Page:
The student-faculty research team will seek to answer those questions and produce a handbook that offers options for identifying low-income communities that could benefit from community solar, potential policy barriers and opportunities and financing options that address cost concerns. They also plan to host a conference midway through the project and solicit ideas from outside experts.
“It’s a mix of public policy issues, legal issues, business issues and technical solar development issues,” Ms. Attanasio said. “Our goal is to come up with a workable model so that if a local government or organization is developing a community solar project, they can look to this handbook for potential solutions.”
“Microgrid Financing: Challenges and Solutions”
Lead investigator: Ekundayo Shittu, assistant professor of engineering management and systems engineering
Microgrids are considered “the next big thing” in building resiliency into the larger power grid because they offer backup support should the main grid be compromised by weather or other attacks, according to Dr. Shittu. But the complex systems require a consideration of financial barriers, technical design and development of policies that will support investment.
For example, how do you quantitatively determine the value of resources in a microgrid that offers the option of selling energy to, or buying energy from, the main power grid?
“We will be looking at states like California, Connecticut and New Jersey that have invested in microgrids to see what we can learn from the models they have in place,” Dr. Shittu said.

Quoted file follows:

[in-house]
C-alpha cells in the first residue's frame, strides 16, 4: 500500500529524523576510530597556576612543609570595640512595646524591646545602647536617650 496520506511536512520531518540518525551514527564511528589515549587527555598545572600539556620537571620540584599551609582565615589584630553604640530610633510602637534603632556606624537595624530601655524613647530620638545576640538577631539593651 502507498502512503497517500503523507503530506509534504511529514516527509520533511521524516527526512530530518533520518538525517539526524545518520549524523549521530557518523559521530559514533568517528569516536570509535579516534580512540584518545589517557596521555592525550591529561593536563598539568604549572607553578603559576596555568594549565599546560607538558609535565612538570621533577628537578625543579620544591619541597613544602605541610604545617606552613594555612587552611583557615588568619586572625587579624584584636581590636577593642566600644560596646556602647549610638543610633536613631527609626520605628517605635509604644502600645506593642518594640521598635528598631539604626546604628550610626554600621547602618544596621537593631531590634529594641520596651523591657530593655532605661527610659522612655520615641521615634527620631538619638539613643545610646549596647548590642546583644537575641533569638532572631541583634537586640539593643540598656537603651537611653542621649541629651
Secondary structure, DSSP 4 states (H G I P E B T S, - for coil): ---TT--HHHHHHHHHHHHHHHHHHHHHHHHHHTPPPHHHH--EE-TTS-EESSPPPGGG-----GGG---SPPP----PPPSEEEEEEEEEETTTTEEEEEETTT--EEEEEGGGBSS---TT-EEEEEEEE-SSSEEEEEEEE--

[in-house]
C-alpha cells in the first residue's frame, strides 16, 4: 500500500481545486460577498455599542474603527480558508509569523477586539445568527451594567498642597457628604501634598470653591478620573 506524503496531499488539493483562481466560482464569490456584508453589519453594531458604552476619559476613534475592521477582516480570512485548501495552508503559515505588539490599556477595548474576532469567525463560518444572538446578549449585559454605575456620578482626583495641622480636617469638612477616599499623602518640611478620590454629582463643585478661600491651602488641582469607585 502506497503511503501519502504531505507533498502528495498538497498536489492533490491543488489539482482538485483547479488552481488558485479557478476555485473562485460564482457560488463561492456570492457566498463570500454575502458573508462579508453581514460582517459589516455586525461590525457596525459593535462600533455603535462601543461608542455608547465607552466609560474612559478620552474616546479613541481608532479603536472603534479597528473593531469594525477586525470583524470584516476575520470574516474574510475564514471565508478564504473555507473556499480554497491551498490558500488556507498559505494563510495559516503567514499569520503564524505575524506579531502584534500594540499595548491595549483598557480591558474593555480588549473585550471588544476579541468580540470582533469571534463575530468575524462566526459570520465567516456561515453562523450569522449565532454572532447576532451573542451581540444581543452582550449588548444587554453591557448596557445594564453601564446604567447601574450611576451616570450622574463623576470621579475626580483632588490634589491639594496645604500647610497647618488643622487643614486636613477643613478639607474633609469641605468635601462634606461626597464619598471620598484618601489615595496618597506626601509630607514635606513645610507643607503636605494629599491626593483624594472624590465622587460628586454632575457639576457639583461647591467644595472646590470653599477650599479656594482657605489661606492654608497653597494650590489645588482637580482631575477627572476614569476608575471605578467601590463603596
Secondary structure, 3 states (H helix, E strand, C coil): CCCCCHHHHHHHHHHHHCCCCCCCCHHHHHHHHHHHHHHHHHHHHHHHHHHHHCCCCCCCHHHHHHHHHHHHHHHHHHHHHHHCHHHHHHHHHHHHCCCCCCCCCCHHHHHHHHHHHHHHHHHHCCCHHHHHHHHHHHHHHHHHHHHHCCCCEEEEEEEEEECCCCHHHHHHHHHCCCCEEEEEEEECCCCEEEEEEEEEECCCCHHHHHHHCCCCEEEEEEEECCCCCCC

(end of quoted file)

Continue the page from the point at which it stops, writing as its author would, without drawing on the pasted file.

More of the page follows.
The research team will produce a report—in collaboration with the Center for Climate and Energy Solutions (C2ES), a nonprofit organization that promotes access to sustainable energy sources—that assesses policy concerns and technical and financial barriers. Dr. Shittu said he hopes this research can serve as a guide for utility companies that want to diversify their resources and policymakers who want to institute policies to increase investment in this technology.
“Gone are the days when research is done in isolation,” he said. “This is a problem for interdisciplinary research—it requires expertise in engineering, economics and public policy.”
“Living Lab to Study Solar Farms”
Lead investigator: Saniya LeBlanc, assistant professor of engineering and applied science
The practicalities of the solar industry will come alive for students working on the “living lab” project with Dr. LeBlanc and her project colleagues. Graduate students in Dr. LeBlanc’s Nanotechnology in Energy Applications course will travel to the Duke Energy Renewables solar farm in North Carolina this month to conduct on-the-ground research. They will study the soil type, catalogue the energy output and analyze the design.
They also will examine the system to see how the surrounding environment is affected by the change in land use and the economic costs associated with building the farm. For example, how does the installation of a solar farm change the temperature and affect the soil?
During the fall 2016 semester, undergraduate SEAS students will use the data to conduct a case study analysis using the collected data.
“This is an opportunity for our students to apply skills they’ve learned in class to a real world situation,” Dr. LeBlanc said. “They will be able to examine the real implications of what it means to build a solar farm.”